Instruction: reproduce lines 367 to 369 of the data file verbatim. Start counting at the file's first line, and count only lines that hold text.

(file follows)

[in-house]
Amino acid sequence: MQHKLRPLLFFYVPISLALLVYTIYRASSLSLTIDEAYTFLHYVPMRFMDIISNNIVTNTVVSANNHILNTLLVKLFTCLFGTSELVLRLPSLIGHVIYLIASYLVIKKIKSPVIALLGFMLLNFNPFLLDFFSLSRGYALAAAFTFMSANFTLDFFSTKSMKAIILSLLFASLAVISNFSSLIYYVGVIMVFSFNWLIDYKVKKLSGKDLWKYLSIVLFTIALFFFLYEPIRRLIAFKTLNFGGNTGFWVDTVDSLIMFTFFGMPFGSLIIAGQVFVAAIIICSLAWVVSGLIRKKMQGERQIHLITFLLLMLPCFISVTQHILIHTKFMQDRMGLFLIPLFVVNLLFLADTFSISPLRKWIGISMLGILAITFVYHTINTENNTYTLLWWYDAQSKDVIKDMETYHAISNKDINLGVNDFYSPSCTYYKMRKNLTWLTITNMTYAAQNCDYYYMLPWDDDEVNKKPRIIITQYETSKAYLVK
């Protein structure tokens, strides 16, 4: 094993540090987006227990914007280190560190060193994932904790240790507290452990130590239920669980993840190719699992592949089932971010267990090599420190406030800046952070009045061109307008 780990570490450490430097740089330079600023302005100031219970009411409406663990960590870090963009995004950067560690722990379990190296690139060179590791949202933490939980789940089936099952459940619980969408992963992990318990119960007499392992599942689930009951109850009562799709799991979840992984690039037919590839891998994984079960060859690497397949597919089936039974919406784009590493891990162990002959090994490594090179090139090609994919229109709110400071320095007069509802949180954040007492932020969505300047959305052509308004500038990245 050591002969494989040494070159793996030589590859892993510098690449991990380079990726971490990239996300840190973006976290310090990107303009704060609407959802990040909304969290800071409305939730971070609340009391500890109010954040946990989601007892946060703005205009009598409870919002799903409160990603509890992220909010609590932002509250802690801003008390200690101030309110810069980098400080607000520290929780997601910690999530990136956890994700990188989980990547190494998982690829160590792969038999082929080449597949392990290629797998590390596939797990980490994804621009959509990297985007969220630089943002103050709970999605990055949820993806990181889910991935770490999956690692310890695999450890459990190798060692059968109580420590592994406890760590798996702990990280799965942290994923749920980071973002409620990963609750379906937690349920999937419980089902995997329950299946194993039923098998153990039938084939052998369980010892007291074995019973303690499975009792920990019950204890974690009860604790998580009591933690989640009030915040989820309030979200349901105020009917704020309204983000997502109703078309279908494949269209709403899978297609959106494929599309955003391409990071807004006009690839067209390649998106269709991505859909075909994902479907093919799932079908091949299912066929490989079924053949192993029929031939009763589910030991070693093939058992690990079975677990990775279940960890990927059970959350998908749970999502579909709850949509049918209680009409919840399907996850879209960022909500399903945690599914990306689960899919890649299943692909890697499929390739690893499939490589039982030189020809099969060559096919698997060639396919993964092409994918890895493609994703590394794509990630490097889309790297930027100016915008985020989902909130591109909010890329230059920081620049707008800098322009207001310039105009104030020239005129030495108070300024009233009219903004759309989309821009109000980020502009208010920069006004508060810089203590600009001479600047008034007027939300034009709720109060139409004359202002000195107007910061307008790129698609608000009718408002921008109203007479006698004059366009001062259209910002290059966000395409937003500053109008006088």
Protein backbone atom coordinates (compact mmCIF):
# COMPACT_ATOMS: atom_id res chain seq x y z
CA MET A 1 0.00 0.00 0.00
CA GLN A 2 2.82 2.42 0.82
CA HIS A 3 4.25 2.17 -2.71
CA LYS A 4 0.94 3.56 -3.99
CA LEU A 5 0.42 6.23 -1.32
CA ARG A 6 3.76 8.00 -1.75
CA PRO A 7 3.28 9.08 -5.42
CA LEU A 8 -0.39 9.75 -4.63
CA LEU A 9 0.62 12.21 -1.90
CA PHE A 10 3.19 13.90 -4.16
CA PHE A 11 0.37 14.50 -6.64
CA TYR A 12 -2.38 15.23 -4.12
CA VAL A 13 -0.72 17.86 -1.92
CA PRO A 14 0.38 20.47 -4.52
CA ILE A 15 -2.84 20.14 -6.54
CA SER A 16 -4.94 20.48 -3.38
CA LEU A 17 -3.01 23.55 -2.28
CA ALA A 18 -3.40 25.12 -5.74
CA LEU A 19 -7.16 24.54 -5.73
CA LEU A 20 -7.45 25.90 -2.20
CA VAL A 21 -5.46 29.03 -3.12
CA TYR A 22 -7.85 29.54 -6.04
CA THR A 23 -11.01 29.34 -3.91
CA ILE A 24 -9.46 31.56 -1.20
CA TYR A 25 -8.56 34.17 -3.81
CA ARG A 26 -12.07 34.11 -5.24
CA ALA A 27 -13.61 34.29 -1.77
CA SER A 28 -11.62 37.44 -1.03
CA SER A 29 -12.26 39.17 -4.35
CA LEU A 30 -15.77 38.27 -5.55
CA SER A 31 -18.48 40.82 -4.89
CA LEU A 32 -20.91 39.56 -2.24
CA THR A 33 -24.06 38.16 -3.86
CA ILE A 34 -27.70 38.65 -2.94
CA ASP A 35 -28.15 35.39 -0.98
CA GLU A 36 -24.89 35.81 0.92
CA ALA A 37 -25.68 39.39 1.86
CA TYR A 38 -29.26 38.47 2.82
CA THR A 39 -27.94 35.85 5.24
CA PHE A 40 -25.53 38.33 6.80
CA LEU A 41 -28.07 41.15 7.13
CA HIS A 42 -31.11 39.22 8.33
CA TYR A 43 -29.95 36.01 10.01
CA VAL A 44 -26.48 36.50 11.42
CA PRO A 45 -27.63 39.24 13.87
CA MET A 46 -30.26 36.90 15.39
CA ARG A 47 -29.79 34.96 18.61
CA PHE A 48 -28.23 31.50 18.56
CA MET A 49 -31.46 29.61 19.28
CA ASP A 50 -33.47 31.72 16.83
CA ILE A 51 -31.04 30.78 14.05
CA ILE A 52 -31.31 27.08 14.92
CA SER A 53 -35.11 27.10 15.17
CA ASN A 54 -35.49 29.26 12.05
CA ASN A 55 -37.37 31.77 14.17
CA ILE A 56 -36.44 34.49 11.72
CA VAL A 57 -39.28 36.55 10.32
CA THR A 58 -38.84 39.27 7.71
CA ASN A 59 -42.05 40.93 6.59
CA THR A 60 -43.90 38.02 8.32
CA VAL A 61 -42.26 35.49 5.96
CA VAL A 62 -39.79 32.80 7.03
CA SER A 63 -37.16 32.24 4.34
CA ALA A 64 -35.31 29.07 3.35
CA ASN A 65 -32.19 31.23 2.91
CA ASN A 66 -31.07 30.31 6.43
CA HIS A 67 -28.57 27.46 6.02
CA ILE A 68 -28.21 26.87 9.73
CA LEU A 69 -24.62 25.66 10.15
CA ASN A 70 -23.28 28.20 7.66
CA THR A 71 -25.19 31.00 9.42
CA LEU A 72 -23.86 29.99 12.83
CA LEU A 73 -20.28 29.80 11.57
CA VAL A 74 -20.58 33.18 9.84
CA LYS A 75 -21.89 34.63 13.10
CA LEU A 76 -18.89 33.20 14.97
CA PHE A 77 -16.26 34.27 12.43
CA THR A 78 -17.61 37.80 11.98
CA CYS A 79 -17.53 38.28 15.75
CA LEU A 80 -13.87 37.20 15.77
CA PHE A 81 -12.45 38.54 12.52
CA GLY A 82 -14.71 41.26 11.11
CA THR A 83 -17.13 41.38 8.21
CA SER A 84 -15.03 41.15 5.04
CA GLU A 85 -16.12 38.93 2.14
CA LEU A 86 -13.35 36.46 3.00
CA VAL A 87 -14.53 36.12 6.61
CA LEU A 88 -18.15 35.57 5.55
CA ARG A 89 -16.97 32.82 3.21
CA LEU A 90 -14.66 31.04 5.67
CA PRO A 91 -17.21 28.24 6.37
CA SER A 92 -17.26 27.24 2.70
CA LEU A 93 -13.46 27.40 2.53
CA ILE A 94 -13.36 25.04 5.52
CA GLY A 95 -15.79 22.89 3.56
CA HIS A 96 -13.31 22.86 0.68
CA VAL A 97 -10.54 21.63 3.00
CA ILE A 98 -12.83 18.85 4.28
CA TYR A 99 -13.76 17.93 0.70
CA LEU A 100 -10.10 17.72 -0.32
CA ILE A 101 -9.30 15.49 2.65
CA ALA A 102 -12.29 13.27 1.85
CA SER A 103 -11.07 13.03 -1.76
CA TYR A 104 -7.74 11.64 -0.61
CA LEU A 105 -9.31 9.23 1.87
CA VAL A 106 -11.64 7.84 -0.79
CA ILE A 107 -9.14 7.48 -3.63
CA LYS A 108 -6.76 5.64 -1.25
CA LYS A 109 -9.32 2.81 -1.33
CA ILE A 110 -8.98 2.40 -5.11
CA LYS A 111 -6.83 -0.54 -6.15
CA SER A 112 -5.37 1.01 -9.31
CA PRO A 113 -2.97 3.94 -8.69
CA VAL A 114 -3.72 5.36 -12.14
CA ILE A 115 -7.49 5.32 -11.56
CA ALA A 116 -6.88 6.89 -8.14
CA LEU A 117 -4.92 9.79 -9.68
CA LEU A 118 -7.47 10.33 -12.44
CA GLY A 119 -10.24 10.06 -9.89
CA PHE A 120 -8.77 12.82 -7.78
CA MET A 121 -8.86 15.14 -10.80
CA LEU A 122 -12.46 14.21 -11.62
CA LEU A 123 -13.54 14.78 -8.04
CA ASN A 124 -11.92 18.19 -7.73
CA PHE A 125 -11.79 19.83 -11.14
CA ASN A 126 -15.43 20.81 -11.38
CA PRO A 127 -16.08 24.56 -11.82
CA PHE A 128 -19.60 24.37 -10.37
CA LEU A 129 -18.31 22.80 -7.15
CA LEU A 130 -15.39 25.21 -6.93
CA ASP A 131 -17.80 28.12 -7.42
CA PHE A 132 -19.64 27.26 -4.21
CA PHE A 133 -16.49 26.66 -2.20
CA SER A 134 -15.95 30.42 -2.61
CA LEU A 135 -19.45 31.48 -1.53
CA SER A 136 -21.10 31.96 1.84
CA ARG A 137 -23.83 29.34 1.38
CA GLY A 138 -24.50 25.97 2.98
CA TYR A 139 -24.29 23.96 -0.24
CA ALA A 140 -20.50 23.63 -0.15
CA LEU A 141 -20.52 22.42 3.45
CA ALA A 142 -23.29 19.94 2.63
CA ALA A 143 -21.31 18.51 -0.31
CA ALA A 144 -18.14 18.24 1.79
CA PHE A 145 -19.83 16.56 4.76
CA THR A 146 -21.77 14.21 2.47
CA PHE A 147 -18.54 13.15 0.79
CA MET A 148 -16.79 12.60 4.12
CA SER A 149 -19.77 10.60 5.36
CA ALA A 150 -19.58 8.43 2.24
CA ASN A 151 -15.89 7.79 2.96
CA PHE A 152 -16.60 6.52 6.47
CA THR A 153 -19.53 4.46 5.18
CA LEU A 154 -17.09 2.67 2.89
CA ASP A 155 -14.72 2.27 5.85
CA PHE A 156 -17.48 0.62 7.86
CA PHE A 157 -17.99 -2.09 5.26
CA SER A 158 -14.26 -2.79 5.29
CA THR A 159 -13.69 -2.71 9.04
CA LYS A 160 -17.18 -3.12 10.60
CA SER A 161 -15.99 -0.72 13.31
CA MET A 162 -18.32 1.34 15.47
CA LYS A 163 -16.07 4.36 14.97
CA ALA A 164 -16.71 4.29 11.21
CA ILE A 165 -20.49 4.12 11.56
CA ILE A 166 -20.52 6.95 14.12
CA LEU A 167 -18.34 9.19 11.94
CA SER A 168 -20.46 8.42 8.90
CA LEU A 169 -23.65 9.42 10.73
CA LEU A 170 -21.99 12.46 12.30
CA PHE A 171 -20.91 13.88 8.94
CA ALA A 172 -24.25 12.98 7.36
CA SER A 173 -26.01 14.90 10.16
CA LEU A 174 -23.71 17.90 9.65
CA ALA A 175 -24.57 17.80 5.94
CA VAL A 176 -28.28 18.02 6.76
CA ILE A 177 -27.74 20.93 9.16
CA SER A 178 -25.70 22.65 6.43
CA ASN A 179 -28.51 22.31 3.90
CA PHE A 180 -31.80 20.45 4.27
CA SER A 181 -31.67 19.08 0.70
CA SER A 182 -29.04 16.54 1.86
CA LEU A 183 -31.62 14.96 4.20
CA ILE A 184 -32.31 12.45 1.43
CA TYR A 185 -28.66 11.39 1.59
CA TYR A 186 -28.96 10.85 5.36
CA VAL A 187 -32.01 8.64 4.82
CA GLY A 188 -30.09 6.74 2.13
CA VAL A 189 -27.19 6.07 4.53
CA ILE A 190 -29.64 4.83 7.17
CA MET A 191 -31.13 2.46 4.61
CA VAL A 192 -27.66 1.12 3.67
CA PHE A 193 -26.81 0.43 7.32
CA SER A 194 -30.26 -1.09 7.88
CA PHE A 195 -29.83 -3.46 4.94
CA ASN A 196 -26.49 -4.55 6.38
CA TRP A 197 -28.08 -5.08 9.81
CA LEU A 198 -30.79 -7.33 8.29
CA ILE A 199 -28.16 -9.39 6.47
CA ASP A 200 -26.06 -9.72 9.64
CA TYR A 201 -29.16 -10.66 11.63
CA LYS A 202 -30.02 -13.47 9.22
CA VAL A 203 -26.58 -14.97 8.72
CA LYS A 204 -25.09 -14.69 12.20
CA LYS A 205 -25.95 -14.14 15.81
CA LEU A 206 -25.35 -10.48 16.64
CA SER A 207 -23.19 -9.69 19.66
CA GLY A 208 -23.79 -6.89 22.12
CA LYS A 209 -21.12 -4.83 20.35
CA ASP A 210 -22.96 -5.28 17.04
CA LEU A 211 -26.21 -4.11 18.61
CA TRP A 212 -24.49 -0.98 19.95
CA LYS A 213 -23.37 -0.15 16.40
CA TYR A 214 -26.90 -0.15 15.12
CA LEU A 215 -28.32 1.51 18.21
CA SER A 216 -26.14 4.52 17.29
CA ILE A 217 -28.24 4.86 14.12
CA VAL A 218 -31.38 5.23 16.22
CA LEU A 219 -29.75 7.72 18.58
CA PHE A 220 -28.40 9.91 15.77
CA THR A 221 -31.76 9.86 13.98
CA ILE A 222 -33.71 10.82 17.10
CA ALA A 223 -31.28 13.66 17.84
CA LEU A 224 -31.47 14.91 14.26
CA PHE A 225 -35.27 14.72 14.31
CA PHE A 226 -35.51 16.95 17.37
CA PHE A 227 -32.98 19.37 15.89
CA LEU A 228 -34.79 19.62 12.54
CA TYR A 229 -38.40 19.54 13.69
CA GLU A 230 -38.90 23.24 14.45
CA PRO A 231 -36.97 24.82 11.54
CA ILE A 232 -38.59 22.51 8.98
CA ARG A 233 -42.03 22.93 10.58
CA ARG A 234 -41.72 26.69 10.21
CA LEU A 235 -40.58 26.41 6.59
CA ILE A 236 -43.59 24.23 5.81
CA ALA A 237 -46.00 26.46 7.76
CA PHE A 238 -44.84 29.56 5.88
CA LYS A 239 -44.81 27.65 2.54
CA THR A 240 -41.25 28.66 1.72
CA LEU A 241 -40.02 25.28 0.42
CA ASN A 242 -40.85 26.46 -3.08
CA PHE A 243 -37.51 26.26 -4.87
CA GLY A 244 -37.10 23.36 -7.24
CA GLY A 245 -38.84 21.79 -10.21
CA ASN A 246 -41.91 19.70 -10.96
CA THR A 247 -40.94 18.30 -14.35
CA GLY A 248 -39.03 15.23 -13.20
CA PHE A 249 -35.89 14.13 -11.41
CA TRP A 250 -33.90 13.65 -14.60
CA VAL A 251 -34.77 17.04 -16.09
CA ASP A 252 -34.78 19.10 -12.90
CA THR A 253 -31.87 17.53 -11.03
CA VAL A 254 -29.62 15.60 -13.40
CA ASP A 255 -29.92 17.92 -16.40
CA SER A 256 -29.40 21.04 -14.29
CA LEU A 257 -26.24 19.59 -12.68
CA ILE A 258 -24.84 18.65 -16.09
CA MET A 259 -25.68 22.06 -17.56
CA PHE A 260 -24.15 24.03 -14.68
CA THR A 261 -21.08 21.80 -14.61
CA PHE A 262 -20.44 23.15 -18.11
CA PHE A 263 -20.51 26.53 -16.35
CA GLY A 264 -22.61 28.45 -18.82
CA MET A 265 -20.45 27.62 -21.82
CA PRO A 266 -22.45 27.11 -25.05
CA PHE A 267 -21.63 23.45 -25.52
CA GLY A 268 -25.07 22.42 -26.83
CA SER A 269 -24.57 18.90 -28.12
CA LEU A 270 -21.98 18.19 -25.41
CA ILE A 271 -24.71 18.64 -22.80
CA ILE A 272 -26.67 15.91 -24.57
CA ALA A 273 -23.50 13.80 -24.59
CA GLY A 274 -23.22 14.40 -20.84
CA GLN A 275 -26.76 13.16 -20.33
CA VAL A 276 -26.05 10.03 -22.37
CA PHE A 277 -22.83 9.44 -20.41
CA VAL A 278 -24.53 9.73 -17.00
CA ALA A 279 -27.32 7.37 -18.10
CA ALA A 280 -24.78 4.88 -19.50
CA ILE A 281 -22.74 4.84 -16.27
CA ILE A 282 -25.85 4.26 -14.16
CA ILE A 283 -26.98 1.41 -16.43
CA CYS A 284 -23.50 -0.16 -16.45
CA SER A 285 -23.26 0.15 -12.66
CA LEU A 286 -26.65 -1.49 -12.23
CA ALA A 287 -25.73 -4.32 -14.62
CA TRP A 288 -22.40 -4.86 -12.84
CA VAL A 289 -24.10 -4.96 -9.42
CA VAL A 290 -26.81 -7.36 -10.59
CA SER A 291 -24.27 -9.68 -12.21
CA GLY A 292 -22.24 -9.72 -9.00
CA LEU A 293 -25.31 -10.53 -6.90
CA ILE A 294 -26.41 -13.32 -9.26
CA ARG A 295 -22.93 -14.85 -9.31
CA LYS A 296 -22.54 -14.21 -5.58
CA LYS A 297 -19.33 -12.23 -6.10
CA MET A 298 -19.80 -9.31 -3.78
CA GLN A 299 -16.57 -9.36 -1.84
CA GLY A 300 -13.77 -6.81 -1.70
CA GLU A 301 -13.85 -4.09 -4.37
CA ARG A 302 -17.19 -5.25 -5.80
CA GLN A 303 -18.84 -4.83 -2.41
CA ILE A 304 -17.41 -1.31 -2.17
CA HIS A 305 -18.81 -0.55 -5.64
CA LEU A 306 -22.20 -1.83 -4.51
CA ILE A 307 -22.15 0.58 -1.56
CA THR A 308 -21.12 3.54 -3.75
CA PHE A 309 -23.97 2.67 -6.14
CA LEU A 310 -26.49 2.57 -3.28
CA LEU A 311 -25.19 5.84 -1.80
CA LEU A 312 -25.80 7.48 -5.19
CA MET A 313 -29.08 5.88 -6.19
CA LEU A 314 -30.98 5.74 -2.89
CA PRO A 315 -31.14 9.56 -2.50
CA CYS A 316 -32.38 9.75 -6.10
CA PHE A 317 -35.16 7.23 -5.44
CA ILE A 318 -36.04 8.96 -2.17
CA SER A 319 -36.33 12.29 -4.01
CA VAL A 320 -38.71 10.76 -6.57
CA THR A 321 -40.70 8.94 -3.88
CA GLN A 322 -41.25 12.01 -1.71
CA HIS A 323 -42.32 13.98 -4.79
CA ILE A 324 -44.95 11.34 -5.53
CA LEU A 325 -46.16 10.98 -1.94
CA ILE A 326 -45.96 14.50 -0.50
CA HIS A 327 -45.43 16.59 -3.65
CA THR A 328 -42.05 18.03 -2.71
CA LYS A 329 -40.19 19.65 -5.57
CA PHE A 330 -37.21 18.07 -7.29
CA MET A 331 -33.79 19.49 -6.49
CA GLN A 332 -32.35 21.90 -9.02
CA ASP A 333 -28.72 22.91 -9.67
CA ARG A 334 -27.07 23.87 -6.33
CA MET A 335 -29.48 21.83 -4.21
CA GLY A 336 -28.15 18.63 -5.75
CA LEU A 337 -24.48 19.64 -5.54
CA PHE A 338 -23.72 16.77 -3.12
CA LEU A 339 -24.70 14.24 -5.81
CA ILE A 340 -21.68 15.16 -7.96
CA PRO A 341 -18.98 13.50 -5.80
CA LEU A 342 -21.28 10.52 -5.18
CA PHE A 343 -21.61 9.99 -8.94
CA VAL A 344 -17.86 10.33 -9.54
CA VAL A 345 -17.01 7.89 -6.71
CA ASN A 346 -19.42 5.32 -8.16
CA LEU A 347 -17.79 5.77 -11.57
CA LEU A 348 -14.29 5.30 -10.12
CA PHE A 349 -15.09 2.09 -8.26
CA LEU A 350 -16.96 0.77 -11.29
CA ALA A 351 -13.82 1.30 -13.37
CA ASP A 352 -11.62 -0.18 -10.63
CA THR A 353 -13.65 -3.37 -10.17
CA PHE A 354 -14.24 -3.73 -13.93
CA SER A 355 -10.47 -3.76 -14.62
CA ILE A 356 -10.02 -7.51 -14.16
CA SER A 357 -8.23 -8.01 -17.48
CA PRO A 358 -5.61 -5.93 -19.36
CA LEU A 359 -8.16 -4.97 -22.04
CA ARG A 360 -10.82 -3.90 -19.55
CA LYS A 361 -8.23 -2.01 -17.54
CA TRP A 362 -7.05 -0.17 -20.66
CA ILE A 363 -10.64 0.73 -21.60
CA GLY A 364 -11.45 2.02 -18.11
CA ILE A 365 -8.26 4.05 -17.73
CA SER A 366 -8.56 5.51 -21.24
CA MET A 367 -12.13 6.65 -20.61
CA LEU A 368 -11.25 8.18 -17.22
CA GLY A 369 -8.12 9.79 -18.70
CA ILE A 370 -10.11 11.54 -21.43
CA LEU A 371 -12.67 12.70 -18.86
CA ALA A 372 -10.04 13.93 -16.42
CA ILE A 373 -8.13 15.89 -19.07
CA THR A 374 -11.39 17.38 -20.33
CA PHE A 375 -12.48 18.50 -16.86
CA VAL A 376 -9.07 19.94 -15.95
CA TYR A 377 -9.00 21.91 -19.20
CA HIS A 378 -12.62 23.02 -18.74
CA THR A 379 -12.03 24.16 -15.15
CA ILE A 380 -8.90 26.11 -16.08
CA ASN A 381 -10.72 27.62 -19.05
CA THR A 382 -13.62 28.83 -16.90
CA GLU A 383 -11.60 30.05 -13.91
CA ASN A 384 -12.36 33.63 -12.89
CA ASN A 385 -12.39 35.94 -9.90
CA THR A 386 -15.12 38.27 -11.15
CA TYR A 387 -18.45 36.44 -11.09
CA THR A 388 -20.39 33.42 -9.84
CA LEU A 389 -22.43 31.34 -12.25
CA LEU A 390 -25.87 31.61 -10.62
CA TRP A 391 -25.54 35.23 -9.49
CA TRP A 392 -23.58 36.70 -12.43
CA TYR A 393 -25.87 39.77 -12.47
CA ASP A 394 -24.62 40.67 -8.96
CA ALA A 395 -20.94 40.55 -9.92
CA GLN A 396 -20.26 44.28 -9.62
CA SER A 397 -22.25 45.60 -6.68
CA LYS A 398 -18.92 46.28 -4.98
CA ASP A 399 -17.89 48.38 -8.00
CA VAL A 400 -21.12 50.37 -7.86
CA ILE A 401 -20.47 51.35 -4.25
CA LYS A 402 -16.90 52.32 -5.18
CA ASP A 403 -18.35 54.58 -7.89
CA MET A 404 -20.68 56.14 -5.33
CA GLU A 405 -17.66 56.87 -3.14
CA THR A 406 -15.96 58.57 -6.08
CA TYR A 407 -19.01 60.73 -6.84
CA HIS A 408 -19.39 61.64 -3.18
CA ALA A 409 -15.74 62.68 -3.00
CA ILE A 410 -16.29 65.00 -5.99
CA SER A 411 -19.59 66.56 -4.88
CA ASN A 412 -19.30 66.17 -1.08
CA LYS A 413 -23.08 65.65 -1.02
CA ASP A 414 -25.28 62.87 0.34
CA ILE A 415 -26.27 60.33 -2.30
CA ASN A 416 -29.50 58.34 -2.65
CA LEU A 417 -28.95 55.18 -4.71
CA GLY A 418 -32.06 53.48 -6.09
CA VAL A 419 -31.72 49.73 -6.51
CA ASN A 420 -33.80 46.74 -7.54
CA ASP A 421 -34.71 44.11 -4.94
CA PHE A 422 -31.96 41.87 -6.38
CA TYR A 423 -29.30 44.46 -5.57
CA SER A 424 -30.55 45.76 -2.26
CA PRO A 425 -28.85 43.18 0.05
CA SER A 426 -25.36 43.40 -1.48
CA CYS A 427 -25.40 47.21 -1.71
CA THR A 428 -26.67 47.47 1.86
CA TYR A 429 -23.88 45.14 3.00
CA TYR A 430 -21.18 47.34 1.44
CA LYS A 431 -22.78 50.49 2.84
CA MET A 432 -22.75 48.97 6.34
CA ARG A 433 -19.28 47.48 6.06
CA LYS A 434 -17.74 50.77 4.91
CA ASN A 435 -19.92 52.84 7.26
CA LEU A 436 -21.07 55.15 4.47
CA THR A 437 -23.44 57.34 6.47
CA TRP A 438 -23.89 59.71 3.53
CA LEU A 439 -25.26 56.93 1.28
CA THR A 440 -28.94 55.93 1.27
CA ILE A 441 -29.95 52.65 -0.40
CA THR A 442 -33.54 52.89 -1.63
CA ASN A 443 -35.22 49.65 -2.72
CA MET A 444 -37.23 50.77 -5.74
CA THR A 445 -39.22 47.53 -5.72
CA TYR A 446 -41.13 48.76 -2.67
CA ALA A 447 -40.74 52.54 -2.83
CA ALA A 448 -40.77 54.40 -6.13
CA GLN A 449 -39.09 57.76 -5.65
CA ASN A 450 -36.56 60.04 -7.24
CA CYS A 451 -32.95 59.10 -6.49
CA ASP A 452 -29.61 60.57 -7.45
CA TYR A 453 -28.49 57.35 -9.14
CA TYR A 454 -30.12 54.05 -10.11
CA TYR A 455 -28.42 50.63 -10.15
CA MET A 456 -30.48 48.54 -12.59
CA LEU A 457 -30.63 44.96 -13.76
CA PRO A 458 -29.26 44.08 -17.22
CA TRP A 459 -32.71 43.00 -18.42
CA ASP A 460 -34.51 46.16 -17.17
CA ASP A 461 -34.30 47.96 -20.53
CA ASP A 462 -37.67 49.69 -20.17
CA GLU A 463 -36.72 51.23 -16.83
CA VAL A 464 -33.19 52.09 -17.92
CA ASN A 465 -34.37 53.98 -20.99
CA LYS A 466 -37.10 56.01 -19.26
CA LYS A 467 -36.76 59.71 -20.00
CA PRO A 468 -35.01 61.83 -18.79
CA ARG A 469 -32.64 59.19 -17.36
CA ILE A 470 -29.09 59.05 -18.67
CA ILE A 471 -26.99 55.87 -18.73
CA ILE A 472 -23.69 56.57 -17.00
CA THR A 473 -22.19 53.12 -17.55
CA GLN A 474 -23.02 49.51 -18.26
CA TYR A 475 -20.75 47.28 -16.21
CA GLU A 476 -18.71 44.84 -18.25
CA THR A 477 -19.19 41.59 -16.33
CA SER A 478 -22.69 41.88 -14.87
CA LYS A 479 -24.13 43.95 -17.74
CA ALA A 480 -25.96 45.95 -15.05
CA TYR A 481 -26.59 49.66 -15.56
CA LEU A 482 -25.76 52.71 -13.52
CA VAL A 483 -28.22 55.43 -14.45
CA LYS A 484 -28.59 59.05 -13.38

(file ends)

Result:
CA TRP A 362 -7.05 -0.17 -20.66
CA ILE A 363 -10.64 0.73 -21.60
CA GLY A 364 -11.45 2.02 -18.11